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U.S.-Russian Cosmic Cooperation Unhampered

Published: March 6, 2014 (Issue # 1800)



  • ILS is responsible for marketing and contracting for all commercial Proton rocket launch services worldwide.
    Photo: Intelsatgeneral.com

Despite a looming collapse of U.S.-Russian bilateral relations, the standoff over Ukraine has not had any impact on commercial space ventures and intergovernmental space projects, such as the International Space Station, or ISS.

"We do not expect the current Russia-Ukraine situation to have any impact on our civil space cooperation with Russia, including our partnership on the International Space Station program," said Sean Fuller, NASA's director in Russia for human spaceflight.

NASA and the Russian Federal Space Agency, or Roscosmos, are no strangers to the political volatility between their countries. "A professional, beneficial, and collegial working relationship [has been maintained] through the various ups and downs of the broader U.S.-Russia relationship and we expect that to continue throughout the life of the ISS program and beyond," Fuller said.

Related: Russian Space Agency Getting Into the Swing of Social Media

Dr. Scott Pace, Director of the Space Policy Institute at George Washington University's Elliot School of International Relations, said that although "a full range of options are being considered by the U.S. government" in response to the Russian incursion in Crimea, "I do not envision — at this stage — any impacts to the International Space Station or use of Soyuz vehicles for crew rotation."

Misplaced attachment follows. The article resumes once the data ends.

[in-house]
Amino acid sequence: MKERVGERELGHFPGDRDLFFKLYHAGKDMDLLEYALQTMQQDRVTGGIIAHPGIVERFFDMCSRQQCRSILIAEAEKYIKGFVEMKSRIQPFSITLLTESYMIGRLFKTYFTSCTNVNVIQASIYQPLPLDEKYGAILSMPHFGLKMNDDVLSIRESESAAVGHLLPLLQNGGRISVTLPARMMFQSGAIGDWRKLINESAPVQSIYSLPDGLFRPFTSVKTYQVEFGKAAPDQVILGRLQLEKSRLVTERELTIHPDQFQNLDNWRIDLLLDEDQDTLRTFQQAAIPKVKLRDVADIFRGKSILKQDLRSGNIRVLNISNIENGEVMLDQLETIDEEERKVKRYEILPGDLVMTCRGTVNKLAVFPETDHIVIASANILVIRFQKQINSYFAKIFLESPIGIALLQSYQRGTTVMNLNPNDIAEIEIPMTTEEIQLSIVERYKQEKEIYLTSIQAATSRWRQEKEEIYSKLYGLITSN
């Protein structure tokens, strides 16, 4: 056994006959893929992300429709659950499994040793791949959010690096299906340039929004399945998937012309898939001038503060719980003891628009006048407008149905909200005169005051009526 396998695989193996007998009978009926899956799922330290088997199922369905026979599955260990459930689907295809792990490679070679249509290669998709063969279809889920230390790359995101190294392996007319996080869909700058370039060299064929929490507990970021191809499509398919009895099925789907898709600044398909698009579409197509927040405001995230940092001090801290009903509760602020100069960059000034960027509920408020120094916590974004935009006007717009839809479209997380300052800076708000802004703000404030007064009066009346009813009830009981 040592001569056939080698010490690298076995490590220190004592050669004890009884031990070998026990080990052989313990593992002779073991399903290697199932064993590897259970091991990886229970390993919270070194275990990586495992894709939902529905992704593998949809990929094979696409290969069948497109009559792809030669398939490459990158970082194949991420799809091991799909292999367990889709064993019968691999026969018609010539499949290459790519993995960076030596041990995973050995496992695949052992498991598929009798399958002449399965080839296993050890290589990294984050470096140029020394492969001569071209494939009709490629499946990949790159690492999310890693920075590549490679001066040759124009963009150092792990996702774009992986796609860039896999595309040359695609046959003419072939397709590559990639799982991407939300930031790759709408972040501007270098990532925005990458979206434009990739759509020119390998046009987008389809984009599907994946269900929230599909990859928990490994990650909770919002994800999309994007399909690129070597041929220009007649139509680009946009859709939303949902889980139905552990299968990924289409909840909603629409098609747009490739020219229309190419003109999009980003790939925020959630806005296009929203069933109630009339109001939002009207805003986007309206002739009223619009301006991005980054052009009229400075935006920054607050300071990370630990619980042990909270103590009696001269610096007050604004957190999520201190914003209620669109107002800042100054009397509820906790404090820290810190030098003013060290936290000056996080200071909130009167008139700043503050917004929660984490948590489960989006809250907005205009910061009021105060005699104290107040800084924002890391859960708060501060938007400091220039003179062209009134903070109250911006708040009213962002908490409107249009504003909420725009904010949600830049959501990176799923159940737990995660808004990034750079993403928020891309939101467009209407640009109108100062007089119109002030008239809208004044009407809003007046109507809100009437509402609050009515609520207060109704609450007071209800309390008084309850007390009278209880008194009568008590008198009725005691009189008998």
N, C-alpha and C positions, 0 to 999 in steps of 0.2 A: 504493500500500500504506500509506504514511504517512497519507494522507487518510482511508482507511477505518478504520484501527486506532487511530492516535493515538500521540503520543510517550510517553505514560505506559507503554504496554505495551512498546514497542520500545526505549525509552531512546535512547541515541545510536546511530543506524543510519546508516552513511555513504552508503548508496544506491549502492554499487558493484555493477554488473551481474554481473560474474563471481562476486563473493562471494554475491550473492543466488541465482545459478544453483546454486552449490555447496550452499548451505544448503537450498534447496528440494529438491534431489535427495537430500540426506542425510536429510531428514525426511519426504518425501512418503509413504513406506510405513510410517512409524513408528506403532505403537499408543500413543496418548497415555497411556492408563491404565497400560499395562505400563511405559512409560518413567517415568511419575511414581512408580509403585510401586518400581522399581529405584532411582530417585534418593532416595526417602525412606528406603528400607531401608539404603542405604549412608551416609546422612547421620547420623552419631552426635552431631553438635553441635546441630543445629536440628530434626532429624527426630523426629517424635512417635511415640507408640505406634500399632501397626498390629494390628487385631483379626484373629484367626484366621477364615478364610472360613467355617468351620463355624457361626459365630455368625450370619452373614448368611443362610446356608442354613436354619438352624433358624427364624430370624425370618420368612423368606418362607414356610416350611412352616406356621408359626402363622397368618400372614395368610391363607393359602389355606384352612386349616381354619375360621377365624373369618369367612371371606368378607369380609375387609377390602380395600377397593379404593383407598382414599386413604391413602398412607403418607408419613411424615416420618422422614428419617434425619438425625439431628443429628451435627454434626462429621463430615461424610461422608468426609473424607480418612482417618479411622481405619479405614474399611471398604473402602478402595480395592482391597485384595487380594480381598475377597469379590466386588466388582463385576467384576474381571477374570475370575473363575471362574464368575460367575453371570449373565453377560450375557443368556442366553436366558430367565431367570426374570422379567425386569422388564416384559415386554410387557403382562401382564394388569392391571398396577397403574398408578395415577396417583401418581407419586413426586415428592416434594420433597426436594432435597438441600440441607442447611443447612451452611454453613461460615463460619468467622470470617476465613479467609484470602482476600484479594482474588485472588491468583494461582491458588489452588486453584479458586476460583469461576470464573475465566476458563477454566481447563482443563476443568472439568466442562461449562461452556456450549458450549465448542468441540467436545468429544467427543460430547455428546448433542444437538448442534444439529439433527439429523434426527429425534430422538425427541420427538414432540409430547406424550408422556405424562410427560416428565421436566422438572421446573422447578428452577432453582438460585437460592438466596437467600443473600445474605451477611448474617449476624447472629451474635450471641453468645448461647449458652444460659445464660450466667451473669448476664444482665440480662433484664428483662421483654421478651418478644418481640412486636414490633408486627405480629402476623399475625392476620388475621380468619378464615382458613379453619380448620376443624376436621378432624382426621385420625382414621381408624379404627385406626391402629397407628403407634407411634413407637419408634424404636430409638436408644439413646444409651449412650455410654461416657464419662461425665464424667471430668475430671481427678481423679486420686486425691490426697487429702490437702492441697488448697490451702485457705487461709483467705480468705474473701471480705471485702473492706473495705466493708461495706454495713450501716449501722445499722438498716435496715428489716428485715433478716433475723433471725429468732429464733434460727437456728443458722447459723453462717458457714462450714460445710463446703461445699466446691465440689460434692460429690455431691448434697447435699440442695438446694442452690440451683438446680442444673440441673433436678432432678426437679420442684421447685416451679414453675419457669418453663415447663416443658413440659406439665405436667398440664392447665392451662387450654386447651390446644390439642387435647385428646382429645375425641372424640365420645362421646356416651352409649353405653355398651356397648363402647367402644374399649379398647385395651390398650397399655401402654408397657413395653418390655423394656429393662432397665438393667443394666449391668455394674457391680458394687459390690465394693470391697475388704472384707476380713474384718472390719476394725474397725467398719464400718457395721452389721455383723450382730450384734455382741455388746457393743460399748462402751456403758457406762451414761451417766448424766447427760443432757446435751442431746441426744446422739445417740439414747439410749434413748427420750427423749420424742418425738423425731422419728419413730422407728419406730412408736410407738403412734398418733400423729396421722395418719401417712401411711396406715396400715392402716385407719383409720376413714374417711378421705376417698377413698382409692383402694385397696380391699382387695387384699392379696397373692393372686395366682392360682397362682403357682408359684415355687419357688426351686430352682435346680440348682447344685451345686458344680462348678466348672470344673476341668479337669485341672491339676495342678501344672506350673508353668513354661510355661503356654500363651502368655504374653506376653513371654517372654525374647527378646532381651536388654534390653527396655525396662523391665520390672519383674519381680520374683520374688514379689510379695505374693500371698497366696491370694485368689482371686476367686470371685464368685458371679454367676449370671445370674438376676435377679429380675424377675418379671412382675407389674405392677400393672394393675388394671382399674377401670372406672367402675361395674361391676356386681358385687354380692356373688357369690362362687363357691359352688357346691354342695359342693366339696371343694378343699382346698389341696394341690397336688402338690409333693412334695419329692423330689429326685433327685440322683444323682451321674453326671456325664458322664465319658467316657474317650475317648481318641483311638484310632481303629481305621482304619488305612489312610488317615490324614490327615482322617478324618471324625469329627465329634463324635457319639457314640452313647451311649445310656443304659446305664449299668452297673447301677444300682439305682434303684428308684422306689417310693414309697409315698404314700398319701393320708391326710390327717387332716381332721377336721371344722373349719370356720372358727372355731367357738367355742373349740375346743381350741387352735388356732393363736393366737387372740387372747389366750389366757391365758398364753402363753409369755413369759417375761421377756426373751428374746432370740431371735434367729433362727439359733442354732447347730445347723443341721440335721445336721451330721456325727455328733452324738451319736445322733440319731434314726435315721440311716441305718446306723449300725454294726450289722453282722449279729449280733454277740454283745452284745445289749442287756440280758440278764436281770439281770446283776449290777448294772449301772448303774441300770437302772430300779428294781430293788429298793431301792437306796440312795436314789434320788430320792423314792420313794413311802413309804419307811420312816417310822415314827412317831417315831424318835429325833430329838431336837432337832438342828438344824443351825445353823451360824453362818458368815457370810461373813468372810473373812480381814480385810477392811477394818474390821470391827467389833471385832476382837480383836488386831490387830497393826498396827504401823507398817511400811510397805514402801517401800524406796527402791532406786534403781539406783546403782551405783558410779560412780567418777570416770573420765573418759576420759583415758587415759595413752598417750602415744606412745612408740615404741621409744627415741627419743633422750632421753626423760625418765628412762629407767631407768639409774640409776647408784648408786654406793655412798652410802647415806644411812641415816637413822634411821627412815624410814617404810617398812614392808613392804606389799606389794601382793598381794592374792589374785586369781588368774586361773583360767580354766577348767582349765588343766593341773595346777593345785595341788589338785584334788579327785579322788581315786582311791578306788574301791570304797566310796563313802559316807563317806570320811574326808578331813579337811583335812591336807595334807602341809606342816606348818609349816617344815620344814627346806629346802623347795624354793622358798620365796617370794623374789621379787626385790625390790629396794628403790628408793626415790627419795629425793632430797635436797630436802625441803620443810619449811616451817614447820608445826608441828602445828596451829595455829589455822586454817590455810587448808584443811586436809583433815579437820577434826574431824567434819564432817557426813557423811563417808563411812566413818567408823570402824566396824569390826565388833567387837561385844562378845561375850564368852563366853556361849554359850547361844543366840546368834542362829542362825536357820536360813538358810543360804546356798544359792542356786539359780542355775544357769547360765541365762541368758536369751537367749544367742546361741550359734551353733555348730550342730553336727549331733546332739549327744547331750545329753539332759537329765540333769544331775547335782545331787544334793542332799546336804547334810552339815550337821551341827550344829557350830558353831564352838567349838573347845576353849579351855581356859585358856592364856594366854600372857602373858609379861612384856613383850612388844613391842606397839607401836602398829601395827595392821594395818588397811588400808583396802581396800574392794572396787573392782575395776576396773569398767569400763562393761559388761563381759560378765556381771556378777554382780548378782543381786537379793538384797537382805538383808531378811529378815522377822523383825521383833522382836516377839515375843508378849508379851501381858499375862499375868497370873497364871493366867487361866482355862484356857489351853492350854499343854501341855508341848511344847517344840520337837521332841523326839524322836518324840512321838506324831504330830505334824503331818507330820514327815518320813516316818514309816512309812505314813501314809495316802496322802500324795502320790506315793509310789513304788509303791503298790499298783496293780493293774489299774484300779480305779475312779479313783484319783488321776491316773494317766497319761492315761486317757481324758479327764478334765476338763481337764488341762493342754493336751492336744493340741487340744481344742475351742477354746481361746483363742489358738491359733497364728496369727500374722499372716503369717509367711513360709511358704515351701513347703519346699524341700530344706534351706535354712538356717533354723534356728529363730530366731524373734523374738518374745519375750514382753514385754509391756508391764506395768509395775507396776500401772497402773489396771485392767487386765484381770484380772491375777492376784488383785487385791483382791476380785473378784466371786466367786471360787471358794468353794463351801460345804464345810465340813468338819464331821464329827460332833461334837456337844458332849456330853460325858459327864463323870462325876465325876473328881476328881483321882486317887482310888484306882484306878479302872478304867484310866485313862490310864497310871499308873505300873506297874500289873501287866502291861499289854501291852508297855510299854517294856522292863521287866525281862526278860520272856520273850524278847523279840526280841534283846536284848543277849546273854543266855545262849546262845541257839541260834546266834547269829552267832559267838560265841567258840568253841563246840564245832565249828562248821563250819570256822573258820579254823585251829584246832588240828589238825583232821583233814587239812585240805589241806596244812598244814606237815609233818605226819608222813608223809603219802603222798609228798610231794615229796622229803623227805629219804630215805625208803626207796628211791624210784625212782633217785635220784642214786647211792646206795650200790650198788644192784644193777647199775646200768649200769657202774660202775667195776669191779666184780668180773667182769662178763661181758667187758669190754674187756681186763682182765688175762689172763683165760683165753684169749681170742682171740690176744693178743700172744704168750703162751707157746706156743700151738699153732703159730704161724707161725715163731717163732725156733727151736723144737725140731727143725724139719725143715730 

"It seems that there are many other options for the U.S. and other countries to express opposition to Russian actions," he said, although "If pressed to speculate, I believe it would take a formal break in diplomatic relations to trigger a re-evaluation of ISS cooperation," Pace said.

It is business as usual, said Karen Monaghan, spokeswoman for International Launch Services, or ILS, which is a former joint venture between Lockheed Martin and the Khrunichev State Research and Space Production Center, but is now majority owned by Khrunichev, and based in Reston, Virginia.

ILS holds the exclusive rights to hawk the Proton-M launch vehicle on the global satellite market. Although Proton is a tried-and-true Russian design, ILS's parent company, Khrunichev has "a limited number of Proton [component] suppliers in Ukraine," said ILS spokeswoman Karen Monaghan.

"However, at this point we do not anticipate any impact on Proton launch vehicle production. Khrunichev has ample hardware to support our launches and Proton's steady launch tempo will continue as planned," she added.

Two of these launches are contracts to boost Gazprom Space Systems communications satellites in to orbit: the Yamal 401 and Yamal 601. Monaghan said that Gazprom Space Systems is one of their biggest partners and "a perfect match" for their services.





 


ALL ABOUT TOWN

Wednesday, Nov. 26


AmCham’s Public Relations Committee will meet this afternoon in their office in the New St. Isaac’s Office Center on Ulitsa Yakubovicha at 4 p.m.